Chronic rhinosinusitis is a very common medical disorder that affects the nose and inner nasal sinuses with a characteristic inflammation of the mucosa of the internal paranasal sinuses. Chronic sinusitis is defined as persistent sinus and nasal symptoms that last greater than 12 weeks. The underlying cause of chronic rhinosinusitis is incompletely understood, however, generally, inflammation due to a variety of causes is felt to be the better explanation rather than simply focusing on an infection as the primary source.
Chronic rhinosinusitis significantly affects the quality of life of millions of individuals in the United States and it is a significant cause of healthcare dollar expenditure. Treatment for chronic sinusitis is multi-faceted and there is no clear-cut single standard management. Conservative management includes medical and topical nasal medications, which are most commonly utilized initially, but vary in scope of treatment type depending on duration, chronicity, and whether or not nasal polyposis, active bacterial infection, or allergic fungal rhinosinusitis are deemed to be present. Sinus surgery is utilized when problems are persistent and problematic.
DIAGNOSIS OF CHRONIC RHINOSINUSITIS
Chronic rhinosinusitis is diagnosed when the characteristic and specific symptoms of sinusitis involving the nasal cavity and paranasal sinuses last for more than 12 weeks. In addition, a confirmation by nasal endoscopy and radiographic imaging such as CT scan provides additional assistance with this diagnosis. There is felt to be a multitude of causes for the inflammation of the mucosa in the sinonasal and nasal cavity regions. Successful treatment can be challenging but in most cases significant success can be achieved. specific symptoms of sinusitis involving the nasal cavity and paranasal sinuses last for more than 12 weeks. In addition, a confirmation by nasal endoscopy and radiographic imaging such as CT scan provides additional assistance with this diagnosis. There is felt to be a multitude of causes for the inflammation of the mucosa in the sinonasal and nasal cavity regions. Successful treatment can be challenging but in most cases significant success can be achieved.
Commonly, the diagnosis of chronic sinusitis is indicated when individuals have some or all of the following symptoms:
- Greater than 12 weeks duration of sinus symptoms
- Nasal airway obstruction
- Nasal congestion and nasal drainage
- Paranasal sinus pain or pressure
- Diminished smell
- Diminished taste
- Inflammation of sinuses on CT scan
- Inflammation and swelling of nasal cavity mucosa on nasal endoscopy
FACTORS ASSOCIATED WITH CHRONIC RHINOSINUSITIS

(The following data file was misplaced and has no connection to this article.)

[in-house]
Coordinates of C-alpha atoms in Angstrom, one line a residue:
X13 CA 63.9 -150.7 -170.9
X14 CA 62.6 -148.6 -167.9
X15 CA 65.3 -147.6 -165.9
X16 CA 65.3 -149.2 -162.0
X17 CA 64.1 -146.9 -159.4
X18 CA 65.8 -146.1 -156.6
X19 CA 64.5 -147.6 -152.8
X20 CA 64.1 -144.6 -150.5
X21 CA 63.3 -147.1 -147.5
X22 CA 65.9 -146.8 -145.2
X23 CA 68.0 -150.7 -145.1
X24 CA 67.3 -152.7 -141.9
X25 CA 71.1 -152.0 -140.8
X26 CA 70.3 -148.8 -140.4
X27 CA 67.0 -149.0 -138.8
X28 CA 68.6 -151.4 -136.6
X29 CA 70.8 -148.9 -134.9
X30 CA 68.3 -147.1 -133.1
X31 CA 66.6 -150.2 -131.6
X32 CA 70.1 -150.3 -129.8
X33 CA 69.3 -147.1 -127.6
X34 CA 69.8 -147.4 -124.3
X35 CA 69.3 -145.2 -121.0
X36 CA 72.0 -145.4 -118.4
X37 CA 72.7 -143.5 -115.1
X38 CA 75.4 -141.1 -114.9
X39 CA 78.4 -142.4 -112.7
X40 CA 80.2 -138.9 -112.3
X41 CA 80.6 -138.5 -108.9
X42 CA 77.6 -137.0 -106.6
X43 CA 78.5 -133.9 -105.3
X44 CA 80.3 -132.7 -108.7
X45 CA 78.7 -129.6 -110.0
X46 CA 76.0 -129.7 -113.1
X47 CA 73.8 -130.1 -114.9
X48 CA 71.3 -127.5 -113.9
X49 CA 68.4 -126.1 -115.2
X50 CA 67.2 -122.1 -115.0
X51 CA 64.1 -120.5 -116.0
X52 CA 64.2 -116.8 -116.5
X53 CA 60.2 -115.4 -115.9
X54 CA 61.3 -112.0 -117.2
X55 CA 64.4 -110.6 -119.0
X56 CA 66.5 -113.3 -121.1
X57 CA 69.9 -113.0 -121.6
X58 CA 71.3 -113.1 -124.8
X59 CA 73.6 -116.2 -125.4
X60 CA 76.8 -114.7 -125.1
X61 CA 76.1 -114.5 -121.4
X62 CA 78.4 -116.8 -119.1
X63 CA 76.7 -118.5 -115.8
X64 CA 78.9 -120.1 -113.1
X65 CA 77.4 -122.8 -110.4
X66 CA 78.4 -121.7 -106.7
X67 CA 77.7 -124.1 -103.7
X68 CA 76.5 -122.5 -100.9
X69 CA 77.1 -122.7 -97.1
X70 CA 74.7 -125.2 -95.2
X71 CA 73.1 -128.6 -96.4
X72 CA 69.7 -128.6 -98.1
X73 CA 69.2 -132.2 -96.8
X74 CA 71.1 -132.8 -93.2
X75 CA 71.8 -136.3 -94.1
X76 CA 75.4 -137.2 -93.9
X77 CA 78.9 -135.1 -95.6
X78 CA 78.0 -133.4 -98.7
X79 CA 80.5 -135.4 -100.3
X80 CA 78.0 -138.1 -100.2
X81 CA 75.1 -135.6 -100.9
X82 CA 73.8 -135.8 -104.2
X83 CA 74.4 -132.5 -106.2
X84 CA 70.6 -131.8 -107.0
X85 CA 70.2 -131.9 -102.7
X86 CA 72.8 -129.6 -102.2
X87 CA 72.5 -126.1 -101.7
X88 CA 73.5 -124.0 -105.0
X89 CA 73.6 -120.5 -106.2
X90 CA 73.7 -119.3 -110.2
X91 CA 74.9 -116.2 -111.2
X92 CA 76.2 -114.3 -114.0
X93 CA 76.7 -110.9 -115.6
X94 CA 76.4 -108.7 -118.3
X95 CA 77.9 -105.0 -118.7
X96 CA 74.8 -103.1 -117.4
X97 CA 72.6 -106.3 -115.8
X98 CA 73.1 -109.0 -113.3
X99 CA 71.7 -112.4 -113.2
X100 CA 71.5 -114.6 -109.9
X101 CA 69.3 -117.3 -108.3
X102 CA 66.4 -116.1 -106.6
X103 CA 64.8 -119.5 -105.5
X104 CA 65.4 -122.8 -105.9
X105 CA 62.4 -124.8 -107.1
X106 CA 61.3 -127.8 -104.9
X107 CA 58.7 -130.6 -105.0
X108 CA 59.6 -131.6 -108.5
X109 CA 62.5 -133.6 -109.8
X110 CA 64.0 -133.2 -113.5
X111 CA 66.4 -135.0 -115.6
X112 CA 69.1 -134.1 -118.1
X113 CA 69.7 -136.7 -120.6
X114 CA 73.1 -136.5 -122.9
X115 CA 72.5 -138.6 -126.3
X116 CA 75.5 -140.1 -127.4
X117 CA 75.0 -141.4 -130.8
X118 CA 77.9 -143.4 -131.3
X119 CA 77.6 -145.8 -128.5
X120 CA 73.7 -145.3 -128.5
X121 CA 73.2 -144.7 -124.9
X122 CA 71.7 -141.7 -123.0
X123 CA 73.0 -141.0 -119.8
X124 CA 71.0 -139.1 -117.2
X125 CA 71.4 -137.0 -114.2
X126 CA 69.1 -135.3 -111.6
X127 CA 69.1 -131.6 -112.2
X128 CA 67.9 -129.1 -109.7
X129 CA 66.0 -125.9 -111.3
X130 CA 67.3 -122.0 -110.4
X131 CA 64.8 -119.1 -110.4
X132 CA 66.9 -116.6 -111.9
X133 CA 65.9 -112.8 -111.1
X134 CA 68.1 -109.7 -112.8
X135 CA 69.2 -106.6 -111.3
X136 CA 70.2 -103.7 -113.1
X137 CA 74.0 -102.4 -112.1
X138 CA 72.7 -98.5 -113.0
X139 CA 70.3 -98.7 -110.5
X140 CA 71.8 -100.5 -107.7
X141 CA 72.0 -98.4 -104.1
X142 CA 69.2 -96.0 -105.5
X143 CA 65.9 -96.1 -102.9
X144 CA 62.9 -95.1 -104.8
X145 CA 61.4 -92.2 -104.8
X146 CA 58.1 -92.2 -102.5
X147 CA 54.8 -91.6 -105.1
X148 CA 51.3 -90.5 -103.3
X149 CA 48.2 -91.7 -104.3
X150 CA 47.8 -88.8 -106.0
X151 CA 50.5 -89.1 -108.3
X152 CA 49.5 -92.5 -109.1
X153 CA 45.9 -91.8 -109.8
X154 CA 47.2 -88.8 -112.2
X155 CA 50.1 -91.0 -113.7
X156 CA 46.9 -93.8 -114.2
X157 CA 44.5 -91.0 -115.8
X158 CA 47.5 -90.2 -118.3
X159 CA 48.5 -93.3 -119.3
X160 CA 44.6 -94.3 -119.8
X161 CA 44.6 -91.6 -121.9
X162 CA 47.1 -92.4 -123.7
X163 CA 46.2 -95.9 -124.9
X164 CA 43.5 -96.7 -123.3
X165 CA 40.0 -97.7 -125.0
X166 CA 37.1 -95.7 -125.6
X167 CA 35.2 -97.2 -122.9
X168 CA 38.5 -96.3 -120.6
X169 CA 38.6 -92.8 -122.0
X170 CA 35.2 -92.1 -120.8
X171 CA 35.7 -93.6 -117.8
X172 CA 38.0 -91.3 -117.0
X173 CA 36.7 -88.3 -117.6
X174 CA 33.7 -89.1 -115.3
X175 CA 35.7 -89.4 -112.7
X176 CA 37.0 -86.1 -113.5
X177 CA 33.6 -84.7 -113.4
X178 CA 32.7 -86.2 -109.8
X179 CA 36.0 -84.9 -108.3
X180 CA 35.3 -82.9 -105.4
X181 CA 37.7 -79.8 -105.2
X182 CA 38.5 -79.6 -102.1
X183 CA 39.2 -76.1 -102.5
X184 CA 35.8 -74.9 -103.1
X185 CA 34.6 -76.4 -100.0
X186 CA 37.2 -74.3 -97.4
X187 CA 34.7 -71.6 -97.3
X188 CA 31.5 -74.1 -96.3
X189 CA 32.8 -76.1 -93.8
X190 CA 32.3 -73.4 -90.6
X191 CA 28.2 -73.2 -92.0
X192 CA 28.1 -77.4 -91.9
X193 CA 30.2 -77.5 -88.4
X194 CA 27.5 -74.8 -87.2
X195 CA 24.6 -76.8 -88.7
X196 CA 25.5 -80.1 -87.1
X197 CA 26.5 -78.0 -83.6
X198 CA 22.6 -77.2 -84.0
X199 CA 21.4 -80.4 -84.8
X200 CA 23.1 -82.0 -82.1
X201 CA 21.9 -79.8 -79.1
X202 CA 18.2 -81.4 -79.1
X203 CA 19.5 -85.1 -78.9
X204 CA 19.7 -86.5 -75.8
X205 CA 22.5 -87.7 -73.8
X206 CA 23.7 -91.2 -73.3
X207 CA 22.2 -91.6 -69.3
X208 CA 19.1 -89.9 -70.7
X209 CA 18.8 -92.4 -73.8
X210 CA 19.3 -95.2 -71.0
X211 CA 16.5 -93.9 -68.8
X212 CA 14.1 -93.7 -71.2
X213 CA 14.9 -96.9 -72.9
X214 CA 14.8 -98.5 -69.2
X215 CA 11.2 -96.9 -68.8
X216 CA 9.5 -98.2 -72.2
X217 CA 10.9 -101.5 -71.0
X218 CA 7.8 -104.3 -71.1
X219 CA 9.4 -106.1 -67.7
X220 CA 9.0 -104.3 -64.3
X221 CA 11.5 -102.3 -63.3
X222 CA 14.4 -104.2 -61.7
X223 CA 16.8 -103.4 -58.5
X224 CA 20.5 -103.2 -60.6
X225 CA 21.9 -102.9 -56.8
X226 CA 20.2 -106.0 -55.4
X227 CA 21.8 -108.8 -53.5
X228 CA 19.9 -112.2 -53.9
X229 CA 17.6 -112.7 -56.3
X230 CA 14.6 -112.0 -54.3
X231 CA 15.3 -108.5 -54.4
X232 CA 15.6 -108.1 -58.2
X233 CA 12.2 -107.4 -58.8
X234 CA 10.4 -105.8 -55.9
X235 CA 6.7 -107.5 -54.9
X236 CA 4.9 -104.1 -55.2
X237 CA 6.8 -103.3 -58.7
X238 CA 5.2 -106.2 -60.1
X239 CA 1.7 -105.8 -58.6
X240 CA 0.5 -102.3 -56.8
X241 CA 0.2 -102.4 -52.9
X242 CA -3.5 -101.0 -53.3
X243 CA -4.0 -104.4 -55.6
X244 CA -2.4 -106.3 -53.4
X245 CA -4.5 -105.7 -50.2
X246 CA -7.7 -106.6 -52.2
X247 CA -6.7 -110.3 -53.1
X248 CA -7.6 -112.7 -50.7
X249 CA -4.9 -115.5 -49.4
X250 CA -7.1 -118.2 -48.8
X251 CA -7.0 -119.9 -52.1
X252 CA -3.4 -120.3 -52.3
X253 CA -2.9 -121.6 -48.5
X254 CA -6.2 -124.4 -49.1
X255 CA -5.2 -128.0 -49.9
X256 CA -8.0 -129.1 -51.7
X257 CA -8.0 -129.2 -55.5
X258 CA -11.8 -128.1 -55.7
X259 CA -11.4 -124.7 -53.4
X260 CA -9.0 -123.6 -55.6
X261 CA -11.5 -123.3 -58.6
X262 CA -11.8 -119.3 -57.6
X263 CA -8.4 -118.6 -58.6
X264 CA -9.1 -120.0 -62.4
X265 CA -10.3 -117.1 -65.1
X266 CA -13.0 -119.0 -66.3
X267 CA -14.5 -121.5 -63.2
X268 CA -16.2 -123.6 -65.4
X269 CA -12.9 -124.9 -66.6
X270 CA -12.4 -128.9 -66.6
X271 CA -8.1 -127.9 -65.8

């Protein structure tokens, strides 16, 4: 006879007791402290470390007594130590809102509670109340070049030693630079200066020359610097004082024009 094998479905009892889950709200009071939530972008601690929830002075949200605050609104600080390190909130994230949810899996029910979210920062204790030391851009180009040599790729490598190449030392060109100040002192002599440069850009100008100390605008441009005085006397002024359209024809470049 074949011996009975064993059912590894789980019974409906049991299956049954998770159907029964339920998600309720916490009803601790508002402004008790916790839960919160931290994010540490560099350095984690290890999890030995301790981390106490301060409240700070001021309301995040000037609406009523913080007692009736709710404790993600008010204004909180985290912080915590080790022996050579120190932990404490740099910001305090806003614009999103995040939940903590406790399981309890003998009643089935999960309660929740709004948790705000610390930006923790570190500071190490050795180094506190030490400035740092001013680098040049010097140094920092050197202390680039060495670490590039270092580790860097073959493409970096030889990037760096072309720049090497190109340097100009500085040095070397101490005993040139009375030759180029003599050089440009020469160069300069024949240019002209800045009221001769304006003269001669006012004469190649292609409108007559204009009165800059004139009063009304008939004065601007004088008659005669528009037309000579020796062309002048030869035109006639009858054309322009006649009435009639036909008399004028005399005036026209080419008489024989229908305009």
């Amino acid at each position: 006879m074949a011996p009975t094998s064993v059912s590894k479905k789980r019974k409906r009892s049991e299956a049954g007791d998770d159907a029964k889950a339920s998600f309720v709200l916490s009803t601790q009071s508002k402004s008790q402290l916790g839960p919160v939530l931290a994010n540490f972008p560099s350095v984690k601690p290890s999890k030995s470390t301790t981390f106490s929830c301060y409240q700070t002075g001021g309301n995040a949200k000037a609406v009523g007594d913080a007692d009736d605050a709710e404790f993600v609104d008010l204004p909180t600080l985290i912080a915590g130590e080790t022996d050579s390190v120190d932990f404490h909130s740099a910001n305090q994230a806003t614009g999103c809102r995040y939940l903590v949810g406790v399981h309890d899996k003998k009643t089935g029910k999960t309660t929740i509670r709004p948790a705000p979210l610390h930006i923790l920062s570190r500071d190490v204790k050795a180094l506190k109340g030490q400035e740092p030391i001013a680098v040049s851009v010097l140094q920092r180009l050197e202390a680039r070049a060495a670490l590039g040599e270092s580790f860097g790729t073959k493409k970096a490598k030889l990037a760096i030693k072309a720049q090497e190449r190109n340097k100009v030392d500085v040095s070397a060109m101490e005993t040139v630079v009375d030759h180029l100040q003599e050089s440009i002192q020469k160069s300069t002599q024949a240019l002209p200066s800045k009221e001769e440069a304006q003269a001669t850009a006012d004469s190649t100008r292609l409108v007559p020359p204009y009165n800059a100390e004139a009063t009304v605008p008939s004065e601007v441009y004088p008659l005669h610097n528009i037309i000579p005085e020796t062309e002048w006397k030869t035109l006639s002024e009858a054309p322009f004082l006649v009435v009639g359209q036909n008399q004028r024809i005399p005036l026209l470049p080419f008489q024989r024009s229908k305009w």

The cause of chronic rhinosinusitis is most likely multifactorial in origin. Interestingly, there are a number of causative factors that are commonly associated with chronic rhinosinusitis. These need to be taken into account when developing the treatment plan for anyone with this condition.
Common etiological factors associated with chronic rhinosinusitis include the following:
- Mucociliary dyskinesia
- Cystic fibrosis
- Granulomatous disease
- Aspirin hypersensitivity
- Nasal polyposis
- Immunodeficiency syndromes
- Significant upper respiratory tract viral infection
- Environmental irritant factors (i.e. dust, smog, smoke, chemicals)
- Previous nasal trauma and nasal septum deviation
- Chronic allergic rhinitis
- Kartagener’s syndrome
- Sinus bacterial infection
- Fungal infection
The multitude of associated factors with sinusitis suggests that chronic rhinosinusitis is a spectrum of diseases which is not essentially limited to a bacterial infection. This diversity lends itself to a broad range of medical and surgical treatments considerations. Once the diagnosis of chronic rhinosinusitis has been determined, targeted treatment is tailored for each specific individual.
When any one or combination of the above factors is encountered, the sinuses can become inflamed. Anytime there is inflammation, a bacterial infection can ultimately ensue. Staphylococcus aureus is the most common bacterial pathogen identified in chronic rhinosinusitis in the US and western countries. Other very common organisms include: Staphylococcus pneumonia, Moxarella catarrhalis, Streptococcus pyogenes, and anaerobic gram-negative bacteria. Polymicrobial floras are also commonly seen in chronic rhinosinusitis patients. Results of cultures performed on sinuses of individuals who have had sinus surgery have found organisms such as Pseudomonas, Klebsiella, Enterobacter, and Staphylococcus species.
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David Santos MD, FACS
Dr David Santos was the Medical Director for Lifestyle Lift, responsible for hundreds of facelift surgeons and thousands of procedures. Having performed over 4,000 facelift procedures himself, Dr. Santos is committed to finding cutting edge techniques to reduce the risk and minimize the downtime of facelift procedures.
- Member American Board of Facial Plastic and Reconstructive Surgery
- Member American Board of Otolarnyngology – Head and Neck Surgery
- Member American Academy of Facial Plastic and Reconstructive Surgery